The major difference is one of scale. Below a certain point, the effects of people redistributing a book is negliable so it's not worth worrying about the few people who did it. But current technology has allowed us to drastically lowered the bar to make it a snap for many people redistribute content on a scale not achievable before.

When books were only on paper and computers were scarce, if you wanted to make multiple copies you had to photocopy the book page by page. That's an immense amount of work. Multiple photocopies takes time and uses a lot of resources. It wasn't really cost effective for your average reader to become a redistributor of books, because, frankly, the cost of the mass market paperback was cheaper than the cost of their time and money to make the copies! So the few people who pirated books through photocopying? It's not just worth worrying about them as they're not going to have any noticable affect on 99% of the book sales out there.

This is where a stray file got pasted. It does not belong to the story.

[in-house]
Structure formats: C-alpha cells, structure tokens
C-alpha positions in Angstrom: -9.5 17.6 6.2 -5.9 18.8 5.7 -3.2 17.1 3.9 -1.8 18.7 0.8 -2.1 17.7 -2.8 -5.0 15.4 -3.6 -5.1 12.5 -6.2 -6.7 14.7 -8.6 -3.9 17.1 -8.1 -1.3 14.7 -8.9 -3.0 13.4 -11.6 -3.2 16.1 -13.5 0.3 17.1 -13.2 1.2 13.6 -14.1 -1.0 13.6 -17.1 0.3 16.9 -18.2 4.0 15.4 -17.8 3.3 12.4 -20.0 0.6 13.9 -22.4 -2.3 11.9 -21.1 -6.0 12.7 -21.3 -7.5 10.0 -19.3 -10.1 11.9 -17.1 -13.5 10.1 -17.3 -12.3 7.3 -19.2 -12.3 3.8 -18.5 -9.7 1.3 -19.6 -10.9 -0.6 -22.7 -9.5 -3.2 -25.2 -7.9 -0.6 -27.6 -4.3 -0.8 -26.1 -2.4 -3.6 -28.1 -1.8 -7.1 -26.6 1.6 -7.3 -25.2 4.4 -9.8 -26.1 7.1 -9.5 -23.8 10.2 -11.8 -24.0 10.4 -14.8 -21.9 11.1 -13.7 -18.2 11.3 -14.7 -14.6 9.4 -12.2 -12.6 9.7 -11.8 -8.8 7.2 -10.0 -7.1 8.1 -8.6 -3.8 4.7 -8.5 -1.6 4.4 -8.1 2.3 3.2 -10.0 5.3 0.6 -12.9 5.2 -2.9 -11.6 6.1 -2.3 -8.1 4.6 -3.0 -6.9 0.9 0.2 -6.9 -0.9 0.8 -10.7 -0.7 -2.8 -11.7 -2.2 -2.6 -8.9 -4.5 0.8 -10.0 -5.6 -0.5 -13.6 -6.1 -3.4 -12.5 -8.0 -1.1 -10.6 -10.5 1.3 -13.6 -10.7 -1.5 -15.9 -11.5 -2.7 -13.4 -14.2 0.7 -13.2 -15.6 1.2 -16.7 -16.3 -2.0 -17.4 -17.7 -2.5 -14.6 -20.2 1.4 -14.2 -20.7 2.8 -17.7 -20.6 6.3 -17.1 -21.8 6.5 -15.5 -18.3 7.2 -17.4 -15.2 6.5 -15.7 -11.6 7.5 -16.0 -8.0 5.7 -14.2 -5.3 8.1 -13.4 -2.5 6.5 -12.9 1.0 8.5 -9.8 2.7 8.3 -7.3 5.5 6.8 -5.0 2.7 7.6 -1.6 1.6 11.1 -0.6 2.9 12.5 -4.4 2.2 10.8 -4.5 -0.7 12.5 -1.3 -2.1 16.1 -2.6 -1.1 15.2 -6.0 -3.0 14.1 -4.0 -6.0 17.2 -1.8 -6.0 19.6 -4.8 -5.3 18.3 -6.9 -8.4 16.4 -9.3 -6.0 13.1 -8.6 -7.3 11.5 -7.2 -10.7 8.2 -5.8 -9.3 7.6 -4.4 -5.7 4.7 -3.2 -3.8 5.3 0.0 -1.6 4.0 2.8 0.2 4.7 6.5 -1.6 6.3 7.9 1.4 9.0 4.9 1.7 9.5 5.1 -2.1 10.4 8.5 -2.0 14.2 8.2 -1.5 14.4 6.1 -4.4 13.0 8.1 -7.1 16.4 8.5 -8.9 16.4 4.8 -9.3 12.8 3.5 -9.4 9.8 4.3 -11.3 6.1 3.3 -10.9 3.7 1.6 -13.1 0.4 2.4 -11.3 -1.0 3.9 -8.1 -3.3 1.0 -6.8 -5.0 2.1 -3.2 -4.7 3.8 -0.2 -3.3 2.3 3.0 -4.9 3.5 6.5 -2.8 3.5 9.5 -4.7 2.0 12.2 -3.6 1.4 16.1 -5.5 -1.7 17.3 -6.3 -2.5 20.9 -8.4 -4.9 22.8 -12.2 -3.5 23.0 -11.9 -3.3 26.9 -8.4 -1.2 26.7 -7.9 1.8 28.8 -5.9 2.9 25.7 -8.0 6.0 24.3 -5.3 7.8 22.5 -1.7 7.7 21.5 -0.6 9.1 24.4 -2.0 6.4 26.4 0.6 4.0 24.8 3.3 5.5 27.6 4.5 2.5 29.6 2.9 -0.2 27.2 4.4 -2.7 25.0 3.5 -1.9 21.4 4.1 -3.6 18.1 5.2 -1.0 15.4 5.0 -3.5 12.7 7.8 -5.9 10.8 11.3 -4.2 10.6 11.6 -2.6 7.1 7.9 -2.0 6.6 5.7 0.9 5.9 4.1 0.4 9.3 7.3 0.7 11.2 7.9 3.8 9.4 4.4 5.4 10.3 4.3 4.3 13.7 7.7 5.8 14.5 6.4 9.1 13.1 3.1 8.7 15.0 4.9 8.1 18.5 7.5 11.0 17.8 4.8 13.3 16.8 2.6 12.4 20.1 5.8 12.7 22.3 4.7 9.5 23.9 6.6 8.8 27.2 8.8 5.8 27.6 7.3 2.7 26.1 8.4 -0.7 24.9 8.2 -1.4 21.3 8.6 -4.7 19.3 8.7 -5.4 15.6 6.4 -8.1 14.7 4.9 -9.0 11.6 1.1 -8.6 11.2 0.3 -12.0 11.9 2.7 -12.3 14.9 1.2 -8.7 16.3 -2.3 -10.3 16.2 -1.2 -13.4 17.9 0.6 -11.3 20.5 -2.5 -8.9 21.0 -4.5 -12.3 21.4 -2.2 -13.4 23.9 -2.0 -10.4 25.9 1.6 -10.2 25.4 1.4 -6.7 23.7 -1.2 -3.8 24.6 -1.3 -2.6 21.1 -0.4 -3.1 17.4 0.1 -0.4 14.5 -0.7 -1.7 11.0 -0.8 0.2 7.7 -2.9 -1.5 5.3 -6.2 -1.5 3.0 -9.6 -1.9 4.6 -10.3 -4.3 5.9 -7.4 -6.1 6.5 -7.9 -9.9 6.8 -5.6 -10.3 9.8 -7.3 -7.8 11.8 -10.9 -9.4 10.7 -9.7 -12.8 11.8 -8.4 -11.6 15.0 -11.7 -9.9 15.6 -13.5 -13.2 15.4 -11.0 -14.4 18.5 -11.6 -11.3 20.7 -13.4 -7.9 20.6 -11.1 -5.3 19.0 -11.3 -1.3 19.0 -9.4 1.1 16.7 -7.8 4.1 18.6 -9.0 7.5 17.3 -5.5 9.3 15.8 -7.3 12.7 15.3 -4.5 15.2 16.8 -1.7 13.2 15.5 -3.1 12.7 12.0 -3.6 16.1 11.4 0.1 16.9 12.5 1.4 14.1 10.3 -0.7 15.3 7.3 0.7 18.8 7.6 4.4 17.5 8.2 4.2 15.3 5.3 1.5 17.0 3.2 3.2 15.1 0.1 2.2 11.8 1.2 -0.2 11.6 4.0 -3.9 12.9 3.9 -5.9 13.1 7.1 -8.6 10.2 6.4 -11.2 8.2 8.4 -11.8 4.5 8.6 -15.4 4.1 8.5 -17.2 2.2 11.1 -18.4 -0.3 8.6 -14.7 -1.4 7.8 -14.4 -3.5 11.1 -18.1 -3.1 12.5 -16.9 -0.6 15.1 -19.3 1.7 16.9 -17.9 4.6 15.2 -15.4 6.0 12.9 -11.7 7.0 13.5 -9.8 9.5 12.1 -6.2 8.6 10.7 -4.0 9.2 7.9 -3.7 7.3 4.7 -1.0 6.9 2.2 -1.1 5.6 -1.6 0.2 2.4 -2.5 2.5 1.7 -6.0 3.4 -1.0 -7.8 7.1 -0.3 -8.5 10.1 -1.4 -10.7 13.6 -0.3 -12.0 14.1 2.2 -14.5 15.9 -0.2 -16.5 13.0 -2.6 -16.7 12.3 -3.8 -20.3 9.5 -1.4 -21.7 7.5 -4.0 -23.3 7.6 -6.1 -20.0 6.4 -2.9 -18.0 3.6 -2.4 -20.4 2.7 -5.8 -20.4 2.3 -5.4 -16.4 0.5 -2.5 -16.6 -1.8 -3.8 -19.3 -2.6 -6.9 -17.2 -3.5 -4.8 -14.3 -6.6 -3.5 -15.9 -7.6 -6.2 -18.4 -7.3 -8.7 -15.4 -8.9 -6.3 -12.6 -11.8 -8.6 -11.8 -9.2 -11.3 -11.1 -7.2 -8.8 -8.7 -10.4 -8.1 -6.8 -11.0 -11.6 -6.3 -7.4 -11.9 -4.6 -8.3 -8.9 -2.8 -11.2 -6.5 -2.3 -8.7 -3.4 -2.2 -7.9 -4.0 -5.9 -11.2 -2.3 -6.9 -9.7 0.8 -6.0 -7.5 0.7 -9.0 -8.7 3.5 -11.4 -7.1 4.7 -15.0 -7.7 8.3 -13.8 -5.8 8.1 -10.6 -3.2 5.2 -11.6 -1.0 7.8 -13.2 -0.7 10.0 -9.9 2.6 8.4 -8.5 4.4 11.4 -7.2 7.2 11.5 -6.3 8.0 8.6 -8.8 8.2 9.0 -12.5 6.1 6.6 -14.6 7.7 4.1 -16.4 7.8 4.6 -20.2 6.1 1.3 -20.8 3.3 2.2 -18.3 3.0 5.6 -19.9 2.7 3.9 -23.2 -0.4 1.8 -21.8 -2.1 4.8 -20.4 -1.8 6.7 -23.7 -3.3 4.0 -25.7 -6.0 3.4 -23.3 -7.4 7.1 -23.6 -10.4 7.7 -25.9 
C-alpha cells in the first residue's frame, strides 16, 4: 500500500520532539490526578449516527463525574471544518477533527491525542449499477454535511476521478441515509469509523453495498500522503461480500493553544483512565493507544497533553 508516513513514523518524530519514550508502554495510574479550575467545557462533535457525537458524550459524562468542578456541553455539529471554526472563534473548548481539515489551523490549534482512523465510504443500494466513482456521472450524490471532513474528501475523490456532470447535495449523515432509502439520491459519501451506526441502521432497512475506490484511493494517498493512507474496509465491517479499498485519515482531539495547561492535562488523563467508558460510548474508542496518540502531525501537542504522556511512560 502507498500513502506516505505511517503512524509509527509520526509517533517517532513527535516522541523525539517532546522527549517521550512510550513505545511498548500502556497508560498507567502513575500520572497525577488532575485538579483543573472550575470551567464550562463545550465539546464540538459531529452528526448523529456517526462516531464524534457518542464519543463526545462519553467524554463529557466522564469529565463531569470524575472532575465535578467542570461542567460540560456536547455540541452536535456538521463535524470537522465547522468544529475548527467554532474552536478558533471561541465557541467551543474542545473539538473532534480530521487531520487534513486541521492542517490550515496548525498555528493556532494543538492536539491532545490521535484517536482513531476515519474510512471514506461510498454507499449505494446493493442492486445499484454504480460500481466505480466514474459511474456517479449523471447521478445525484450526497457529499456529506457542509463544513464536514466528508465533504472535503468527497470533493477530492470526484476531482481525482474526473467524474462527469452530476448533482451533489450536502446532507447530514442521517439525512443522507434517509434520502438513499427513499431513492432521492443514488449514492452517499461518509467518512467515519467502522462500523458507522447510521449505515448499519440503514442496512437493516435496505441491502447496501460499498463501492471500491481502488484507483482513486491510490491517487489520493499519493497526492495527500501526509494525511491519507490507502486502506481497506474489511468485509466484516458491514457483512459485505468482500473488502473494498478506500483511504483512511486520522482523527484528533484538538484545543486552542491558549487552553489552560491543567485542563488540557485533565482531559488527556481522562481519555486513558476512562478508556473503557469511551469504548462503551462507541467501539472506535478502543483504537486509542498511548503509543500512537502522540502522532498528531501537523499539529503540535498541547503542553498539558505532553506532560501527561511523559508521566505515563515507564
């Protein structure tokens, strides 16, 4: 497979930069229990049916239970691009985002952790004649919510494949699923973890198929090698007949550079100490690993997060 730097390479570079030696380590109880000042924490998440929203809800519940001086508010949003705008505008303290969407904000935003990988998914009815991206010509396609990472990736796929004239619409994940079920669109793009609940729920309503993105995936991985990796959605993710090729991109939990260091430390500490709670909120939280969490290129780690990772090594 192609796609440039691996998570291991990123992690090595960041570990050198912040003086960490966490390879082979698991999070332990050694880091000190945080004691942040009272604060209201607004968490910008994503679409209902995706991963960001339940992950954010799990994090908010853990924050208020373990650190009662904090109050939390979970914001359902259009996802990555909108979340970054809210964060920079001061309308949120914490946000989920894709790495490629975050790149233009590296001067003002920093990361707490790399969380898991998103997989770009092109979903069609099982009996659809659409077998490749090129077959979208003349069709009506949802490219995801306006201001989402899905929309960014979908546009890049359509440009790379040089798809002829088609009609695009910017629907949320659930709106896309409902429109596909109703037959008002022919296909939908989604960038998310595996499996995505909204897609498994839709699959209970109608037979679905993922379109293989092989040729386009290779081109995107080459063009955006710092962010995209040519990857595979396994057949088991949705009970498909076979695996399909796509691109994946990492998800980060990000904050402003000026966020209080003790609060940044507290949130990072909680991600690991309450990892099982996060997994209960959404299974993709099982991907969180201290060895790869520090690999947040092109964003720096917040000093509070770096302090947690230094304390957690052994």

Again, in the early days of the internet, some people were known to retype in books and then make their typed in version availble to friends or perhaps to the internet as a whole. Again, this represents a level of effort that few people were willing to engage in. In the end, the cost of redistributing the book to many people was probably cheaper than photocopying, mainly due to the number of people they could reach. But the internet was a much much smaller place back then, so while people were starting to make noise about piracy, it wasn't on most people's radar and probably had little if any noticeable effect on book sales.

Today, with e-books "pre-made" for your reader, the cost of redistributing is virtually zero and the audience you can reach is millions and millions!

Jan. 15th, 2010 03:14 pm (UTC)
"How do I have more 'ownership' of a physical book than an e-book?"